Ten years after his death, the time is ripe to revisit the work of Dmitri Prigov, one of Russia’s most prolific, playful and profound artists. Prigov was a figure whose endless creativity, when it came to the narratives and iconography of power, seems as relevant as ever in the age of fake news and other public mendacities. From 13 October, Calvert 22 Foundation will play host to Dmitri Prigov. Theatre of Revolutionary Action, the first posthumous solo exhibition in the UK dedicated to the artist.
Prigov’s career stretched almost equally across the late and post-Soviet periods and Theatre of Revolutionary Action is primarily focused on his work after the collapse of the USSR had opened him up to the world at large. But where did Prigov come from? How did his Soviet upbringing and artistic education influence his work?
Born in 1940, Prigov was a member of the first generation to come of age after the war — one that would go on to define Soviet culture for an international audience (think of poet Joseph Brodsky (b. 1944), or director Kira Muratova (b. 1934)). It’s perhaps no coincidence that Prigov later claimed to have started writing poetry in 1956, the year of Khrushchev’s “Secret Speech” denouncing the personality cult of Stalin and kick-starting the period of relative cultural licentiousness known as the Thaw. The sense of an artistic generation coming of age is reflected in the fact that Prigov’s classmates at the Stroganov Industrial Art School included several other key figures of “non-conformist” art: Boris Orlov, Komar and Melamid, Leonid Sokov.
The Thaw was a contradictory period, one of simultaneous possibility and disillusionment. Western and Russian avant-garde art was (re)discovered and punishments for creative heterodoxy were softened, but artists also began losing faith that the state might eventually support their work. So, rather than simply acquiescing to or opposing official demands, non-conformist artists began to ironise and re-appropriate the rhetoric and imagery of the state.
Prigov was at the centre of Conceptualism and related non-conformist art movements from their emergence in the early 70s, alongside Ilya Kabakov, Erik Bulatov, Komar and Melamid, Ivan Chuikov, the Collective Action group and others. At its heart, Russian Conceptualism was self-reflexive, ironic, fixated on verbal and visual “codes” and their subversion. Soviet slogans and imagery would be repeated and twisted until they lost all meaning, recreating for the audience their own experience of living with rules and received wisdom which they knew to be hollow. Bulatov recreated idyllic or pastoral scenes, then inserted disruptive blocks of colour or text; Komar and Melamid painted Stalin next to Hitler and E.T.. And Prigov, perhaps more than anyone else, took the verbal tics of official “Soviet-ese” and ran with them, creating something unnerving and invigorating.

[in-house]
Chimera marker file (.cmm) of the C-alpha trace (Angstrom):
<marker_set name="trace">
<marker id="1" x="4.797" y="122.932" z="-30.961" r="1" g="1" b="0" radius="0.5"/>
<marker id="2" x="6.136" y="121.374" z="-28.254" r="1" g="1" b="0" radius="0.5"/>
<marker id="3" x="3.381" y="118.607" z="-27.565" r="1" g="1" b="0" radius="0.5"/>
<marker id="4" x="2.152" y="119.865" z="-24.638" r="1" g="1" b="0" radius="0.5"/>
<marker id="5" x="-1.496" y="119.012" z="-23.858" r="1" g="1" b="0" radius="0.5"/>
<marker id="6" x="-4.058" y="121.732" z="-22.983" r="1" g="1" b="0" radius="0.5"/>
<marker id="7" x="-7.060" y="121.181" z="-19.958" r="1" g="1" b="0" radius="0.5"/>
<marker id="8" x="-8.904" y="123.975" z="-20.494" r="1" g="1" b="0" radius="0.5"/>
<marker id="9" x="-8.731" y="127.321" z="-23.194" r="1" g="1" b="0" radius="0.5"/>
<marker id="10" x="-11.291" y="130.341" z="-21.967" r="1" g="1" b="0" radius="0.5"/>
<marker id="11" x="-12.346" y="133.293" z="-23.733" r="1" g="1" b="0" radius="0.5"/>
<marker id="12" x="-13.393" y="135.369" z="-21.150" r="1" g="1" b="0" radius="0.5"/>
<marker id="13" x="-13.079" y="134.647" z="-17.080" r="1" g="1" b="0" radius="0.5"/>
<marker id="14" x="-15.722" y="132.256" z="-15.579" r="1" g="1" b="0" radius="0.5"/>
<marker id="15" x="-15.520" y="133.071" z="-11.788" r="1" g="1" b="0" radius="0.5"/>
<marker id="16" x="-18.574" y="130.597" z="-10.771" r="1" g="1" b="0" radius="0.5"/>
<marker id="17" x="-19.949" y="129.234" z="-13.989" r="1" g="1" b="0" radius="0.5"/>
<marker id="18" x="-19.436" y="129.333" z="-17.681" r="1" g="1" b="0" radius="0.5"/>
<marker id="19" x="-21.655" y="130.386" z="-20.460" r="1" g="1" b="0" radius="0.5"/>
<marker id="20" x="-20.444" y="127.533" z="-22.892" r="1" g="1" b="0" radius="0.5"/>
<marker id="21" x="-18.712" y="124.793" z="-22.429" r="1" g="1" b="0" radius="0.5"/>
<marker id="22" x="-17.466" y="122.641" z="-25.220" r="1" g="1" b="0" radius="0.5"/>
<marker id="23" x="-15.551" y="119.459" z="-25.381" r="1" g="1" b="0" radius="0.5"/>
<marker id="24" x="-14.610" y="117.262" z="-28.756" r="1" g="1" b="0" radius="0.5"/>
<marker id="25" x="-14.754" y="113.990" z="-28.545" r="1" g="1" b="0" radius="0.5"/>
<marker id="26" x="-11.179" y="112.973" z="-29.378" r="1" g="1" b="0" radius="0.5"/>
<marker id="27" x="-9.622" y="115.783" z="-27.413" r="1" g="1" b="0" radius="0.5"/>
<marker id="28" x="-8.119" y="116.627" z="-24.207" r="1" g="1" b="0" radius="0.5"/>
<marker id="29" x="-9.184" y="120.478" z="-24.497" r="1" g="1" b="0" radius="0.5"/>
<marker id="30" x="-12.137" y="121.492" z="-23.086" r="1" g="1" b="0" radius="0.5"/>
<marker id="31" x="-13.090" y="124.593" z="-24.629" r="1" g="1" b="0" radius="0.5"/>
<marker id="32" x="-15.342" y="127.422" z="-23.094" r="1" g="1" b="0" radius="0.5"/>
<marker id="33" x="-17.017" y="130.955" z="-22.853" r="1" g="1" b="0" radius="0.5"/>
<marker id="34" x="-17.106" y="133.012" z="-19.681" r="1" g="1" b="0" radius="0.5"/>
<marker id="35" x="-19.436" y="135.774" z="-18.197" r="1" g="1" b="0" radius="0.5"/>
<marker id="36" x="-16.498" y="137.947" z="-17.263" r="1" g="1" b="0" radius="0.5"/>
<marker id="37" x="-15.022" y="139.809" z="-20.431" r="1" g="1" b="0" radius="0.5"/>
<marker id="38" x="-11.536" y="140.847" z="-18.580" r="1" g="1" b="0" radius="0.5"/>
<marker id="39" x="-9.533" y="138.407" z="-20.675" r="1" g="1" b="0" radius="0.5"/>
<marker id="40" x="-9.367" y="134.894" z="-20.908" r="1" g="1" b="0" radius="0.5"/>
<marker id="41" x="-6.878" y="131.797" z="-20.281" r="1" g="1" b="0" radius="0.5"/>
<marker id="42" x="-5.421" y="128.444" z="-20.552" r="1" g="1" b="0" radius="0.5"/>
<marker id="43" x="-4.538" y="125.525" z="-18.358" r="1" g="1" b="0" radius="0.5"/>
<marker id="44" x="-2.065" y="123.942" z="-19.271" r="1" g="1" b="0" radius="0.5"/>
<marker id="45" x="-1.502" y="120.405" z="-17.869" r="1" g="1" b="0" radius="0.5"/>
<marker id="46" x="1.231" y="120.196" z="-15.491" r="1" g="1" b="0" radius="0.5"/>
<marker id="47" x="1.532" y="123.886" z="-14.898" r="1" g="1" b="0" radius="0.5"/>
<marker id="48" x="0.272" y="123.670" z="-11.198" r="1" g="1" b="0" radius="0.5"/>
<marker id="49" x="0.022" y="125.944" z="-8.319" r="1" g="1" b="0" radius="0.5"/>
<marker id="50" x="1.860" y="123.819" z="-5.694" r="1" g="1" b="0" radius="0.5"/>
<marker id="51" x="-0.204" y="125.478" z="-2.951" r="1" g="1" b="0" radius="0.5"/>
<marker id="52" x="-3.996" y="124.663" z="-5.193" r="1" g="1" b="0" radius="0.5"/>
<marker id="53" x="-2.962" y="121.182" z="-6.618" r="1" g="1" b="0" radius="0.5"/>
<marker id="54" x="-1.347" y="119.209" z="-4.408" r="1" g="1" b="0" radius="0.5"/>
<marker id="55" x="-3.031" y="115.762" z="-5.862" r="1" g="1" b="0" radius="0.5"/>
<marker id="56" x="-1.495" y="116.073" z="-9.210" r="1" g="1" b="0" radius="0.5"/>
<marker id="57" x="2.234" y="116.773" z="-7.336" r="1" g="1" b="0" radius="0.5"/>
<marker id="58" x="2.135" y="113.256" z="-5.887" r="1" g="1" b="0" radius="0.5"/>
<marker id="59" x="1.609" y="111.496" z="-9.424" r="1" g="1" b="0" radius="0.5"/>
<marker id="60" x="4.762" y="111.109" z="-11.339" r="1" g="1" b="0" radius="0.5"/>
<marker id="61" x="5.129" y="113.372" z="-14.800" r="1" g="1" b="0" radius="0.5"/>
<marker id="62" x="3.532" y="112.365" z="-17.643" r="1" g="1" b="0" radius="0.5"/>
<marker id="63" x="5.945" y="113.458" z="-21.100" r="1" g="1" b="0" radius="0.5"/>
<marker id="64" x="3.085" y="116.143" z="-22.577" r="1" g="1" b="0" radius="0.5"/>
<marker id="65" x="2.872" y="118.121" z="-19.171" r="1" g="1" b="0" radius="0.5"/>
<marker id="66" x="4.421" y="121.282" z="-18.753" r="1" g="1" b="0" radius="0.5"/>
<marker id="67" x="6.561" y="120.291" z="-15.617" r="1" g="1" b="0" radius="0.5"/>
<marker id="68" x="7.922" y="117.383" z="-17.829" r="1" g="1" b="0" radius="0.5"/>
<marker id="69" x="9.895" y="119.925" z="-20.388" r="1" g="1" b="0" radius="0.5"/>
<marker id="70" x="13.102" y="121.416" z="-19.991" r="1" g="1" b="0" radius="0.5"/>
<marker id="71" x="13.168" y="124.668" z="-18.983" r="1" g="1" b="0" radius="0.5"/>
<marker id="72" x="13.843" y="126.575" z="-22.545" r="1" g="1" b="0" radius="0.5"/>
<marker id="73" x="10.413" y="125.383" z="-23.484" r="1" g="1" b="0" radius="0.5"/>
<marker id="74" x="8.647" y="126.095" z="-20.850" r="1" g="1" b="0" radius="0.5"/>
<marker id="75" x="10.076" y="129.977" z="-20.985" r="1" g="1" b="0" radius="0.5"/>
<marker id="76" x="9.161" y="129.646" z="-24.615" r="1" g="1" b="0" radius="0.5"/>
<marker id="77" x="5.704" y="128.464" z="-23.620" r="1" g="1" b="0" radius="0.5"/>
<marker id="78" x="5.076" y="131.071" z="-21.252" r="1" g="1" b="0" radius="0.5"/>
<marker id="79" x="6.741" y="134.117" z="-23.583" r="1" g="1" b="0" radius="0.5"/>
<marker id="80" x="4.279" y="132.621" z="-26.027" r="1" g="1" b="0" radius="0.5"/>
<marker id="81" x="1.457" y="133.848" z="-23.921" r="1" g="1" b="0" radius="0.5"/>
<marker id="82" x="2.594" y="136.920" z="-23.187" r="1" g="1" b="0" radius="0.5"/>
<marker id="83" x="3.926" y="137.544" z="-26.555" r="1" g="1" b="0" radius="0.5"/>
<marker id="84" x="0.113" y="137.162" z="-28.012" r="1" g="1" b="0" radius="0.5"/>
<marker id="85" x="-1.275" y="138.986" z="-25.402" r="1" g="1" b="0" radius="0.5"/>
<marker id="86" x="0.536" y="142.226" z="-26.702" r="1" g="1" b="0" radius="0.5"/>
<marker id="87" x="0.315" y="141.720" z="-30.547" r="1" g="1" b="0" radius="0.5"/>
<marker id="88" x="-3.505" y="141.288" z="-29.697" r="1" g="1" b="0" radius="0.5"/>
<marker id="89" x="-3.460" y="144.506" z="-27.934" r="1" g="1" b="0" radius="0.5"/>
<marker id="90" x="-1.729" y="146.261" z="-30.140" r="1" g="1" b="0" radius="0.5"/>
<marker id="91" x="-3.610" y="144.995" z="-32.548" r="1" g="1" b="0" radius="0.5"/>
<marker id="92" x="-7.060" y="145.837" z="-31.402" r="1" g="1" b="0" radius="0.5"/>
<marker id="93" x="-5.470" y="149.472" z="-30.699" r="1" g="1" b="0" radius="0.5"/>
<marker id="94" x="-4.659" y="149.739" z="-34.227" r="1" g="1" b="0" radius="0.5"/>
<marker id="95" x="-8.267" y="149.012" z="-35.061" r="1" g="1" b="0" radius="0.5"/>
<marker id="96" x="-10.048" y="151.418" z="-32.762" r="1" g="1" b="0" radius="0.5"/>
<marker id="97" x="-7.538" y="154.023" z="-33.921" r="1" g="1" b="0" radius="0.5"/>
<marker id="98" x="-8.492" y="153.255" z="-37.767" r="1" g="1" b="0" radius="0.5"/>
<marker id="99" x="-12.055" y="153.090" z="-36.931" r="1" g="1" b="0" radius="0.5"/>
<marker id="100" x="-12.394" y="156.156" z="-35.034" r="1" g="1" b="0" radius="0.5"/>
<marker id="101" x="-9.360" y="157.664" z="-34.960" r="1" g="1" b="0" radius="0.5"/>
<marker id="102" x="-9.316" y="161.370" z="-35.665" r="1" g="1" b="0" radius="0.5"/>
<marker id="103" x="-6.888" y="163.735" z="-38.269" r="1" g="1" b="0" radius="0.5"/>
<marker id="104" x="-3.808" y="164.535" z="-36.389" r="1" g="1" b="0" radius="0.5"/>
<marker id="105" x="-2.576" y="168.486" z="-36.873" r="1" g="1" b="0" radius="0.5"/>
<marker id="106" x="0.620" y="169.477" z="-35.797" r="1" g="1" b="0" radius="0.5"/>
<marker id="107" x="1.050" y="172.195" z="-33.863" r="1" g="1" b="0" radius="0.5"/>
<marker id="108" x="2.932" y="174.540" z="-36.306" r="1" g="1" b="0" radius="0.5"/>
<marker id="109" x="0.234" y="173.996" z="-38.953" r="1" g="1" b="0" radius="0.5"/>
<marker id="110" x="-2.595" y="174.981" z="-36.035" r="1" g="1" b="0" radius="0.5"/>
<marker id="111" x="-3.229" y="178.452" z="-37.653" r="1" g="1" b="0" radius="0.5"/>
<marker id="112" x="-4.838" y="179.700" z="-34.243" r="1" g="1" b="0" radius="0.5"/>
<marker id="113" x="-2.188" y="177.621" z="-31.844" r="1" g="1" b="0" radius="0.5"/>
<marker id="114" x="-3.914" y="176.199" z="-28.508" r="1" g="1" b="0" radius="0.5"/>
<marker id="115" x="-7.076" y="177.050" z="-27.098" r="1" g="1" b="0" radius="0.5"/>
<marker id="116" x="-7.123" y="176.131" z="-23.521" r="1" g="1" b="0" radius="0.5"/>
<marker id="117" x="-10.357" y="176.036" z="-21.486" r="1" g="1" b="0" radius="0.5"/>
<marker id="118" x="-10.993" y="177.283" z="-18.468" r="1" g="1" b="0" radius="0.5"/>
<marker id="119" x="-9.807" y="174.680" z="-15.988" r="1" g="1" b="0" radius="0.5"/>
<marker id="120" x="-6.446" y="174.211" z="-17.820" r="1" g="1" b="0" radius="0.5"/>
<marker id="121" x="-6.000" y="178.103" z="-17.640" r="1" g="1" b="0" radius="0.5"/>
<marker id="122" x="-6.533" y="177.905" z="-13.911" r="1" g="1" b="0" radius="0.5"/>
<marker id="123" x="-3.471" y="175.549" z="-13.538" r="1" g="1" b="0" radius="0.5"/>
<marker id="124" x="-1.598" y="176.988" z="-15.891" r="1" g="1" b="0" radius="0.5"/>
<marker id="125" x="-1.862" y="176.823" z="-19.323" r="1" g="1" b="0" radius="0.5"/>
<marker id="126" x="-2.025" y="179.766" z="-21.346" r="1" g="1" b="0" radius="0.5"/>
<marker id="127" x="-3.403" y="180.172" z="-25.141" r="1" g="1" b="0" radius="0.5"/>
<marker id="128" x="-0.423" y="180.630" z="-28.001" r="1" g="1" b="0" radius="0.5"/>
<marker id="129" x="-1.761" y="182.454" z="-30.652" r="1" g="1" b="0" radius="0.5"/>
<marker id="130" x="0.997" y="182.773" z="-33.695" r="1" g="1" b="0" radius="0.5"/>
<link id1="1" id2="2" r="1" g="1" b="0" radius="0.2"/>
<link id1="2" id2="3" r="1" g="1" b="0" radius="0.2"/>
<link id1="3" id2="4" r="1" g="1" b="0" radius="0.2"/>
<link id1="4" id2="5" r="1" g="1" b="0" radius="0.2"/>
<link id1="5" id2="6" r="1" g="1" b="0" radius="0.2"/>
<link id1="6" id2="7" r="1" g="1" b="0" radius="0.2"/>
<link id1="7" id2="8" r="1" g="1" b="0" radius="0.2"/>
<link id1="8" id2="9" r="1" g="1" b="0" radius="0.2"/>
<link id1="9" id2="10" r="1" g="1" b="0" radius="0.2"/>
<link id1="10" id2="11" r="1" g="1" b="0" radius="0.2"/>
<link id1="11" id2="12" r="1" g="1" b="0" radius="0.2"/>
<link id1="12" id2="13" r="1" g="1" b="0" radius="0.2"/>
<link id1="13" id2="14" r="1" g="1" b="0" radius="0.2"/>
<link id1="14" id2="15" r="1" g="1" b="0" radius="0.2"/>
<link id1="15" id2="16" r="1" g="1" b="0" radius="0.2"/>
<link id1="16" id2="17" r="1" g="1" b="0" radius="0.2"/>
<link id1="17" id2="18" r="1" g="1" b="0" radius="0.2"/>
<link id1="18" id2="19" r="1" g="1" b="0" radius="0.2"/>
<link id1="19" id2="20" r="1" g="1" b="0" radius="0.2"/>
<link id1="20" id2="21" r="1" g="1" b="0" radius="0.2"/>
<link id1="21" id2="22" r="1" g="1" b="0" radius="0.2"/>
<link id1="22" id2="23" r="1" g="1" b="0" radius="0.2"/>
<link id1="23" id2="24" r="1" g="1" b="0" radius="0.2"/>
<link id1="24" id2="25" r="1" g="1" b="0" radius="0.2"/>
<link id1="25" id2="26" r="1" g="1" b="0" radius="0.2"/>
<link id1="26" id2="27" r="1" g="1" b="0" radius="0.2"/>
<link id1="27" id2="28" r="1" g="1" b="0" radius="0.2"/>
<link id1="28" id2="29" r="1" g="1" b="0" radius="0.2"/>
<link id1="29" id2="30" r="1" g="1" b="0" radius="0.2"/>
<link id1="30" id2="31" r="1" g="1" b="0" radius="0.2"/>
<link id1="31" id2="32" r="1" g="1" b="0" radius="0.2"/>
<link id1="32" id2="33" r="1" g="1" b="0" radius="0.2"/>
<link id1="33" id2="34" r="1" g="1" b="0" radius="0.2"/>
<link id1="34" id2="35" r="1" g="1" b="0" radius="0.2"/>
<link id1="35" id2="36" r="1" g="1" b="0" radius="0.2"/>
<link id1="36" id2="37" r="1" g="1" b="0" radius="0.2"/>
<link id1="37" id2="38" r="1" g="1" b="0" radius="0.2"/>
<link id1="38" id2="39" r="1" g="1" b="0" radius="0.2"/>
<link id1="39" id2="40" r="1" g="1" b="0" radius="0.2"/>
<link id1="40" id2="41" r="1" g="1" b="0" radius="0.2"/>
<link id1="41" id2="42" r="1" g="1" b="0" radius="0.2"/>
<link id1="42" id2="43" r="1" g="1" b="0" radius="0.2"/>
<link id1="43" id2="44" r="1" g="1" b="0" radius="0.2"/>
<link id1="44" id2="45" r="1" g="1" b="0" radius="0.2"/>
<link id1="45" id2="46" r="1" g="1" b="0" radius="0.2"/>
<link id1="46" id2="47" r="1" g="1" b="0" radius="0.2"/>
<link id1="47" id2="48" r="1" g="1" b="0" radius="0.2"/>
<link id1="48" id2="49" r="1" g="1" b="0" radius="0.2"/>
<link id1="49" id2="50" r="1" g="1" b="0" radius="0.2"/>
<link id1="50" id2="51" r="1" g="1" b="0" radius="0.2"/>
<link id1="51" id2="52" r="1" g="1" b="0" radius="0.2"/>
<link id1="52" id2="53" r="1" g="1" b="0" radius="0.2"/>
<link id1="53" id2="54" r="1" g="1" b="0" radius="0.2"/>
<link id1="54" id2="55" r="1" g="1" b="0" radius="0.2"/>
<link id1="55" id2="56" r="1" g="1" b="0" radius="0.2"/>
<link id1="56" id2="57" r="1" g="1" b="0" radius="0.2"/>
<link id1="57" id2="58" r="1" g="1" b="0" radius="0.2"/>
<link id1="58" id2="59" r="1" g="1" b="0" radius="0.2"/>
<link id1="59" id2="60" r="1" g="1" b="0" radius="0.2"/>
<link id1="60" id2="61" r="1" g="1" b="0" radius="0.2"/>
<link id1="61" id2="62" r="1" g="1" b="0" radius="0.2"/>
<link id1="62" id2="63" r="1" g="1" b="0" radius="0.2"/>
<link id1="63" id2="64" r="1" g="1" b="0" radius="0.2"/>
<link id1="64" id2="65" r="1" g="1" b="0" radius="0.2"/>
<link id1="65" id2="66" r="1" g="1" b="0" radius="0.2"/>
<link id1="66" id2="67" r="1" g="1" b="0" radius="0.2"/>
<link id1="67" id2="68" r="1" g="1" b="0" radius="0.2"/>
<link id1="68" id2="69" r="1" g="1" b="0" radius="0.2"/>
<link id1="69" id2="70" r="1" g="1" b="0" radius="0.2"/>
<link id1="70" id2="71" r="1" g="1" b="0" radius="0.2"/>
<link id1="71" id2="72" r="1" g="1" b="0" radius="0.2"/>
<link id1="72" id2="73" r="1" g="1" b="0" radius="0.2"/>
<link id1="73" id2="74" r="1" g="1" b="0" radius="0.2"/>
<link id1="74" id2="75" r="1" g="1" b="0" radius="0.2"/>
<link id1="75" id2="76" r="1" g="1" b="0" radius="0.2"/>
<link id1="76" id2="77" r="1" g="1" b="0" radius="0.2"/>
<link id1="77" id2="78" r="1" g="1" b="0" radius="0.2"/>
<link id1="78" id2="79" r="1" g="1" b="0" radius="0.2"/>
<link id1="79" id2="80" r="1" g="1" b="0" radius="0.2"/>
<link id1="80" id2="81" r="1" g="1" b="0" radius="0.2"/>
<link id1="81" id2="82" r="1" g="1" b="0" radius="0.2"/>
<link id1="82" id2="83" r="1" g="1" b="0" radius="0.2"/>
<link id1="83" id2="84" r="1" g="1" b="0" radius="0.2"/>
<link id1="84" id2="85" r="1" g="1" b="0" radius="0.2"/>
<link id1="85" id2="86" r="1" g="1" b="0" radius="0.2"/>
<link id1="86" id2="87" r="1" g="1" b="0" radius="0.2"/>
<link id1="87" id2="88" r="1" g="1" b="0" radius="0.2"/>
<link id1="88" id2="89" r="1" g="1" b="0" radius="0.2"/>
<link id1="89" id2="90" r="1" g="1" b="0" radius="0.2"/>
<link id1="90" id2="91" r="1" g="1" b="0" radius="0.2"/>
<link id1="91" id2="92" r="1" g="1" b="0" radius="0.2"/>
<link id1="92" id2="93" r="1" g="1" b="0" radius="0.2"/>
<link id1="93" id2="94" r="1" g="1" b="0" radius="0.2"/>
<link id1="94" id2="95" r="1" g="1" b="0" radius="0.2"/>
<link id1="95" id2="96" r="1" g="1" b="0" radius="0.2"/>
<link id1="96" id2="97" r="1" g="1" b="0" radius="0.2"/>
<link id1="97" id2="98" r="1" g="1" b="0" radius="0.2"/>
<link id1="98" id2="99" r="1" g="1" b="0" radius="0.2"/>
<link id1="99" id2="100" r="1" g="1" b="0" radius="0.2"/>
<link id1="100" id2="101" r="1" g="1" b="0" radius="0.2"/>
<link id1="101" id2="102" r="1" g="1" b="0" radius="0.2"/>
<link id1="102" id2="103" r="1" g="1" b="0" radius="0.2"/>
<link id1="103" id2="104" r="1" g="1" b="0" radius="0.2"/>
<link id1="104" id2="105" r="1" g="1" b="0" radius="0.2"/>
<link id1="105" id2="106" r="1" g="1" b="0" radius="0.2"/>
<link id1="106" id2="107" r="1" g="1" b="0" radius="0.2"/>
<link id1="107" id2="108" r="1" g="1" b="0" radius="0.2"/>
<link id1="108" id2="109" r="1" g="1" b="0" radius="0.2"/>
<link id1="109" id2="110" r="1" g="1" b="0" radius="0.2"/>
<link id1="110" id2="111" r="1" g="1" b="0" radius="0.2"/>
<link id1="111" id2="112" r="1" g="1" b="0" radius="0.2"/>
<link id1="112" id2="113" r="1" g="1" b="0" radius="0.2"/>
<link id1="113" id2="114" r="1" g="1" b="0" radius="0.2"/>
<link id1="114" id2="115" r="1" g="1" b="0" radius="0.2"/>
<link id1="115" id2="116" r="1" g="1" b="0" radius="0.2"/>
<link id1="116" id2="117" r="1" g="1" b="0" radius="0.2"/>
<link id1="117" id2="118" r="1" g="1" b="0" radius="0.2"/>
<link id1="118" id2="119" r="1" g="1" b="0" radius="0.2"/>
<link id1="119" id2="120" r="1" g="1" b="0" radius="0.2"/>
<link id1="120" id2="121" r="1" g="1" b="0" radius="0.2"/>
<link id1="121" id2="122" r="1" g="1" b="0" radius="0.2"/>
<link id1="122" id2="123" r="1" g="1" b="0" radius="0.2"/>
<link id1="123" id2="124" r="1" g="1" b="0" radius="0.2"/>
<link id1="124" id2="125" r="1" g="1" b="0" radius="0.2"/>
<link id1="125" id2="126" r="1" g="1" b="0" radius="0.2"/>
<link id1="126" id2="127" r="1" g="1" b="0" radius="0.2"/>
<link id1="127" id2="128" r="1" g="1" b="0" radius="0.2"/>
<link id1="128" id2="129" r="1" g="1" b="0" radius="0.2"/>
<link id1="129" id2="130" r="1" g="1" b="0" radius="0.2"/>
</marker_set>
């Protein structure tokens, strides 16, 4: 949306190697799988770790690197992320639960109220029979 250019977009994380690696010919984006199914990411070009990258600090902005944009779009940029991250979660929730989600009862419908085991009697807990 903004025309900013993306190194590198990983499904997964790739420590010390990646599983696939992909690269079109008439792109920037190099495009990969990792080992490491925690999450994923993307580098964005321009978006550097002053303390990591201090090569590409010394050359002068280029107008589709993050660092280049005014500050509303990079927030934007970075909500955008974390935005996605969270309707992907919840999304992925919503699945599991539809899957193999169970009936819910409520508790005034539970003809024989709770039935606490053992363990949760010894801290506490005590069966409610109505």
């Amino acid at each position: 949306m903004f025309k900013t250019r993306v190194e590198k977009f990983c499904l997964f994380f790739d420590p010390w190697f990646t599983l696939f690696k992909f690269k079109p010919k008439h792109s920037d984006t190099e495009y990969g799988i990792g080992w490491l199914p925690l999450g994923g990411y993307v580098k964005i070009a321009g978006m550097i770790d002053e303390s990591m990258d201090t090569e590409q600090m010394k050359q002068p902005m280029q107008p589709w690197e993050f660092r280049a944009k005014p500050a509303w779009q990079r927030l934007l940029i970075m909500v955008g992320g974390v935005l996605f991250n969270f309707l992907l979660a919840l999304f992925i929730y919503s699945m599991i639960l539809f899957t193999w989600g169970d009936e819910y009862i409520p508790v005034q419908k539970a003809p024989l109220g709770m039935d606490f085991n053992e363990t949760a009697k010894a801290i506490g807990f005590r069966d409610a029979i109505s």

The central concerns of Prigov’s career derive from his ideological and artistic education in 1970s and 80s Moscow. Like its Western counterpart, Russian Conceptualism wanted to break with and break down grand historical narratives — whether these were political or artistic. But in the late Soviet Union, artists were confronted with a very particular set of circumstances. A genuine state orthodoxy impinged on everyday life and could, if needed, be violently enforced; at the same time, many people knew it to be a hollow illusion. Mikhail Epstein, a theorist of late Soviet culture, once wrote that, “in the West, conceptualism substitutes “one thing for another” — a real object for its verbal description. But in Russia the object that should be replaced is simply absent.”
This is why, when we look at Prigov’s works themselves, they strike us as simultaneously ironic and sincere, fun and austere. Playing with the emptiness at the heart of the Soviet “message” allows for an endlessly varied range of expressions. As Kabakov himself said, “this contiguity, closeness, contact with nothing […] is like something that hangs in the air, a self-reliant thing, like a fantastic construction, connected to nothing, with its roots in nothing.”